The first week of 2023 will bring more disruption for rail passengers, with strikes and flood damage likely to affect travel.
Members of the Rail, Maritime and Transport union at Network Rail and 14 train operators will take part in two 48-hour strikes - affecting journeys on Tuesday, Wednesday, Friday and Saturday.
Members of Aslef, the union representing train drivers, will also strike on Thursday.
There is further disruption for passengers travelling between Carlisle and Glasgow, with the West Coast Main Line out of action until 6 January due to damage from flooding late last month.
An embankment under the railway needs "extensive work to stabilise and repair the foundations of the tracks to allow the railway to safely reopen", Network Rail has said.
Engineers are working to remove landslip material on a 40m-long section of the line and reinforcing it with more than 200 tonnes of new stone.
The strikes by the RMT union and Aslef will see tens of thousands of rail employees stop work, and passengers have been warned of "significant disruption" to services.
On RMT strike days, around half of the network will be closed, with about 20% of services running.
Those that are running will start later and finish earlier than usual, with passengers told they should not travel unless absolutely necessary.
Problems are likely to extend into Sunday 8 January as striking workers return to duty.
The strike by Aslef will affect 15 operators and will also see a "very significantly reduced" timetable.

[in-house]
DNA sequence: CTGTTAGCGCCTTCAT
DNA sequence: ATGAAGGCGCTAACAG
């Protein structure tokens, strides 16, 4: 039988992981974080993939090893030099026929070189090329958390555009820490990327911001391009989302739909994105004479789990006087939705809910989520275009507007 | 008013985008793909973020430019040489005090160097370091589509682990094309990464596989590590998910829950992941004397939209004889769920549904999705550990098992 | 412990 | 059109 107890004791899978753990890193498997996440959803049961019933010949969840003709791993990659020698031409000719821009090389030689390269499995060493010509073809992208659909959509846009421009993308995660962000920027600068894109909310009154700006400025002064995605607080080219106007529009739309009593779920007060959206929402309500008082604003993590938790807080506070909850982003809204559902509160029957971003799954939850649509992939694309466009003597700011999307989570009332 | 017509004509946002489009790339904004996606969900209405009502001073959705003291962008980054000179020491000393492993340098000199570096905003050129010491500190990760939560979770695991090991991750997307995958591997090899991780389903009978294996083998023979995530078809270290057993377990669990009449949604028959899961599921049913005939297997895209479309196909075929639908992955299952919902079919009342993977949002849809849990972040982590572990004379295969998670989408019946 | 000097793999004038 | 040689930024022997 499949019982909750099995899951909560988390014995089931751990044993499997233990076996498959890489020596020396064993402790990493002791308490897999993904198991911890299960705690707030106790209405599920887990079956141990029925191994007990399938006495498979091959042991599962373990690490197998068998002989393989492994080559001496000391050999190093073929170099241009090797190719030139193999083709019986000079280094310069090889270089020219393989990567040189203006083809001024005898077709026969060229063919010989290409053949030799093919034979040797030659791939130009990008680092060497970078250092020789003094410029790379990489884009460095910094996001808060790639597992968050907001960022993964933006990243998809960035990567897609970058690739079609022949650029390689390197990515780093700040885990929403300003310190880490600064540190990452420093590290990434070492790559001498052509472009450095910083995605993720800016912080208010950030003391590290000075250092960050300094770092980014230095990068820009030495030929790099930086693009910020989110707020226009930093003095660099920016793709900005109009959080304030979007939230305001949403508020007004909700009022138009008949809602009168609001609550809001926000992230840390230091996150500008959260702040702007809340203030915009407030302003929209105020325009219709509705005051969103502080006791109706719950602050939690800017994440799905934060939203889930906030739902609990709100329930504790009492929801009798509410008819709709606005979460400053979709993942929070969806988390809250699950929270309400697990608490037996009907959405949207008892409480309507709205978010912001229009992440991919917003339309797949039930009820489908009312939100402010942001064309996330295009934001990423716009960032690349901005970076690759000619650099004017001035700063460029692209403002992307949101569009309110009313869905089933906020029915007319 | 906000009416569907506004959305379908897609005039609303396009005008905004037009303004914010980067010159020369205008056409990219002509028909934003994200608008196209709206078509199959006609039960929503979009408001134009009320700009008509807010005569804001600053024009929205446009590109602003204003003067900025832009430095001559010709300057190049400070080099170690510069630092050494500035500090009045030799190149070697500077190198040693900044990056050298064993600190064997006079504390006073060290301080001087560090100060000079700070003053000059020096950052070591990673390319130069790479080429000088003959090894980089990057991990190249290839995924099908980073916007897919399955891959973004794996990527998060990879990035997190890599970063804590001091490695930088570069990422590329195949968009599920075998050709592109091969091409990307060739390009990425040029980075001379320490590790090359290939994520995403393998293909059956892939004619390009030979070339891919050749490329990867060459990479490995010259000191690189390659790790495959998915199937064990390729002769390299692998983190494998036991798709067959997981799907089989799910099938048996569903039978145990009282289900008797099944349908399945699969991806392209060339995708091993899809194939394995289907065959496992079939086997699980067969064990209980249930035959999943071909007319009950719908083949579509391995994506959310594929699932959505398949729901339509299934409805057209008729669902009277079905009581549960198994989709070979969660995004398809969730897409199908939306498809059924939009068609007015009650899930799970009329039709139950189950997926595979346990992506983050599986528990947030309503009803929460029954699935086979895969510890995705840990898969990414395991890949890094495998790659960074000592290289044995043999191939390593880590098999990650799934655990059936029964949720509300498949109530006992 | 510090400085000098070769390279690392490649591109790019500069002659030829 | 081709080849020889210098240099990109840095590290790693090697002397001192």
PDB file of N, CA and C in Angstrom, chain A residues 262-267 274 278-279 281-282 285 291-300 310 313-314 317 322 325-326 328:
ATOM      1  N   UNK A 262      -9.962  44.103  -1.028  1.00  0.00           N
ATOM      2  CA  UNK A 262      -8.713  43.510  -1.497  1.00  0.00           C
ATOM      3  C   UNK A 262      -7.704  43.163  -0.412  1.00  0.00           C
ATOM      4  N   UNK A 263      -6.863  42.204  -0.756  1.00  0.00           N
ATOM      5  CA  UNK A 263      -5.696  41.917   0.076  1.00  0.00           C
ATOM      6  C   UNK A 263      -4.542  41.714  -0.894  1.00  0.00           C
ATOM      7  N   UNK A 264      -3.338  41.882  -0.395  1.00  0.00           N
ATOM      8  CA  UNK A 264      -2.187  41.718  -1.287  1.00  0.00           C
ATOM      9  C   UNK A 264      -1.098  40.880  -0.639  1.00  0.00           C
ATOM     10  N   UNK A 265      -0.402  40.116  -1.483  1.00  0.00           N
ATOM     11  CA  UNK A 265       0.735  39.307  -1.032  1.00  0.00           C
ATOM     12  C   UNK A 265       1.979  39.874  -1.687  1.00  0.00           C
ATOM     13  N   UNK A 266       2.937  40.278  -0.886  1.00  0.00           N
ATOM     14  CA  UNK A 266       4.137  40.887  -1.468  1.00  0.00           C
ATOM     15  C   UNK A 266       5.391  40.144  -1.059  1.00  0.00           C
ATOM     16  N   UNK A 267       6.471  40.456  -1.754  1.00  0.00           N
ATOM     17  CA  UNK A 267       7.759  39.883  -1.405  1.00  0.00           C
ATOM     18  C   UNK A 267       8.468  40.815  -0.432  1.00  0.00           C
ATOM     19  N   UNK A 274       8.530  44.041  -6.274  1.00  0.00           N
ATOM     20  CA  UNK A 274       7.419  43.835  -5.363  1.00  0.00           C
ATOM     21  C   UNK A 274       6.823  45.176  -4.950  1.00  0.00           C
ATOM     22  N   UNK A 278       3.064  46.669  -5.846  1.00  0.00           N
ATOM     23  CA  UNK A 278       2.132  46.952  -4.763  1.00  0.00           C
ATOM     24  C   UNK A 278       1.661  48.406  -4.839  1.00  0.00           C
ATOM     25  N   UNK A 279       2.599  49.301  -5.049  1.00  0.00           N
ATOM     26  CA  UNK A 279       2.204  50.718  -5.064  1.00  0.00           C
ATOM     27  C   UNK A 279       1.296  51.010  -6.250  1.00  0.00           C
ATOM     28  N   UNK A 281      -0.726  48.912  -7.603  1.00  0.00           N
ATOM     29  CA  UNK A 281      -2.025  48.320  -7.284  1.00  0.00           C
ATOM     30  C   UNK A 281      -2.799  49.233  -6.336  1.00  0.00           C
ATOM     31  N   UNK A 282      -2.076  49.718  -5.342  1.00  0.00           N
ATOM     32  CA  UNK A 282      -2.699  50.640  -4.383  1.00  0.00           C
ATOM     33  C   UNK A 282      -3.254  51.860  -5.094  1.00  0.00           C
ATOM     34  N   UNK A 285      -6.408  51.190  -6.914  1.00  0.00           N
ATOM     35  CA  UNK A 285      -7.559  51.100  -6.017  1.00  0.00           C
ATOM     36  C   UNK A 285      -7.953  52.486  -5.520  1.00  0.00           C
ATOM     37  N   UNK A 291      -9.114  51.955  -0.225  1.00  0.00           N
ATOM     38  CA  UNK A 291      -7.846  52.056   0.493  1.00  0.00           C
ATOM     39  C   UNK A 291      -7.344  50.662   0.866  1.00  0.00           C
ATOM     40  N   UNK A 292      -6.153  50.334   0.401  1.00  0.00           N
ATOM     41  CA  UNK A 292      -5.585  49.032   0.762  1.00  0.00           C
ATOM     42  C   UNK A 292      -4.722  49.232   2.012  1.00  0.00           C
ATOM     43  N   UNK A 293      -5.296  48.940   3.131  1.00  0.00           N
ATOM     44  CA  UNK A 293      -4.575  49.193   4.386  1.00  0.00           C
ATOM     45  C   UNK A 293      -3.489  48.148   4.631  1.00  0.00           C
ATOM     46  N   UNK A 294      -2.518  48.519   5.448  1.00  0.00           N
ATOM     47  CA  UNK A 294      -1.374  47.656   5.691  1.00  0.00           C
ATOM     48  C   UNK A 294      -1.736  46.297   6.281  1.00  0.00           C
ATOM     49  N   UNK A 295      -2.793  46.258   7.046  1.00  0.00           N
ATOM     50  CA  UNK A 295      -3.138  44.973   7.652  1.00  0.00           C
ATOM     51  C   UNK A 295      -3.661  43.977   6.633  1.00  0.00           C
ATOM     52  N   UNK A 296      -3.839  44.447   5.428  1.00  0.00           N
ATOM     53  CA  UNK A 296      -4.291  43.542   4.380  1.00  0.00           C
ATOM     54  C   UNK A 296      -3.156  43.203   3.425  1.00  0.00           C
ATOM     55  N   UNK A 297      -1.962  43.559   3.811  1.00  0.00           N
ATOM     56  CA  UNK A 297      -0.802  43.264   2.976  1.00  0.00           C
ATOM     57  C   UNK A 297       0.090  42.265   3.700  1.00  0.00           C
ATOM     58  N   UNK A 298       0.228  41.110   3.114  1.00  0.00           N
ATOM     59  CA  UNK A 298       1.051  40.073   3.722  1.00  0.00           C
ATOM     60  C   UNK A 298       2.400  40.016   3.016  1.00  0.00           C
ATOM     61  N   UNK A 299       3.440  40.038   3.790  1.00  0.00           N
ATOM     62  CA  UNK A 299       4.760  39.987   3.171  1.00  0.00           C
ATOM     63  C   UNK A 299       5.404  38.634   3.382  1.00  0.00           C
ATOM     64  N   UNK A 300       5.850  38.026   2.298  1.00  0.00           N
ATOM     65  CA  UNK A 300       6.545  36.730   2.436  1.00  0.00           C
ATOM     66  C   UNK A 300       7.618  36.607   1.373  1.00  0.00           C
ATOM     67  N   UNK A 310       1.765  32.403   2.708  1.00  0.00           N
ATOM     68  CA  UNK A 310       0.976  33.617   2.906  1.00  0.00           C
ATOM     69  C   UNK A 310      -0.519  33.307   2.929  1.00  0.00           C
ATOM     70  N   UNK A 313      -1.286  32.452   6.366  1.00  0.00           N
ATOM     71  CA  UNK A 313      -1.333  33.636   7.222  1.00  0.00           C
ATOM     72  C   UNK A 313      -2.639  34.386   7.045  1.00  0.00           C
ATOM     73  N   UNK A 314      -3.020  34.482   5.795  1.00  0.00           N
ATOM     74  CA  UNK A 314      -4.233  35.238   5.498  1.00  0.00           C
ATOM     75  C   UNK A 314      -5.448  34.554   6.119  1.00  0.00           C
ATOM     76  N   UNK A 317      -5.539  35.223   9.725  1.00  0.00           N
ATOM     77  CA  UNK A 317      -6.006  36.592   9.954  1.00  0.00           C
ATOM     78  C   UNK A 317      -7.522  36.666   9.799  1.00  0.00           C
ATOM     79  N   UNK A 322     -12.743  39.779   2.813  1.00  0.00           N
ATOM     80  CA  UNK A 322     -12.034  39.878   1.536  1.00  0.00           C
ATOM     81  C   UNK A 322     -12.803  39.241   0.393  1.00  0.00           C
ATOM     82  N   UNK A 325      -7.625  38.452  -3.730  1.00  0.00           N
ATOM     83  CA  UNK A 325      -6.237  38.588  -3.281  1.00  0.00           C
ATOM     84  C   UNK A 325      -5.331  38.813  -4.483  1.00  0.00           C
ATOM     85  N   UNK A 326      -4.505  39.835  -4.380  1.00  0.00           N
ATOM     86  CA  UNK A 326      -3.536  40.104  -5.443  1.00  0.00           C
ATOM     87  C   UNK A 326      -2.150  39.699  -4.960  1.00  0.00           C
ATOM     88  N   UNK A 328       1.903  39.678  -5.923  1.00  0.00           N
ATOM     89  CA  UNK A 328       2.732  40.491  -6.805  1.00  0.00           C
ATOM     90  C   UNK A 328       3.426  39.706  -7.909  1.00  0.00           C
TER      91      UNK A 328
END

Aslef general secretary Mick Whelan said: "We keep coming to the table but the table is bare.
"Six months after we asked for a pay rise for train drivers who have, now, not had one for nearly four years, we have still not had an offer from the train companies which employ us.
"The ball is in their court. The companies, or this Tory government which stands behind them, could end this dispute now by making a serious and sensible pay offer. It is up to them."
Mick Lynch, general secretary of the RMT said the government had blocked a deal to end the dispute, adding that he is willing to negotiate but first needs an offer on pay, jobs and conditions that members can vote on.
A Department for Transport spokesperson said: "The government has demonstrated it is being reasonable and stands ready to facilitate a resolution to rail disputes. It's time the unions came to the table and played their part as well.
"Inflation-matching pay increases for all public sector workers would cost everyone more in the long-term - worsening debt, fuelling inflation, and costing every household an extra £1,000.
"Unions should step back from this strike action so we can start 2023 by ending this damaging dispute."
The rail dispute is one of many threatening to deliver a winter of discontent as unions seek pay rises in line with the rate of inflation to help shield their members from the cost of living crisis.
Nurses, ambulance workers, Border Force, Royal Mail employees, and highways workers are also among those who have been striking in recent months.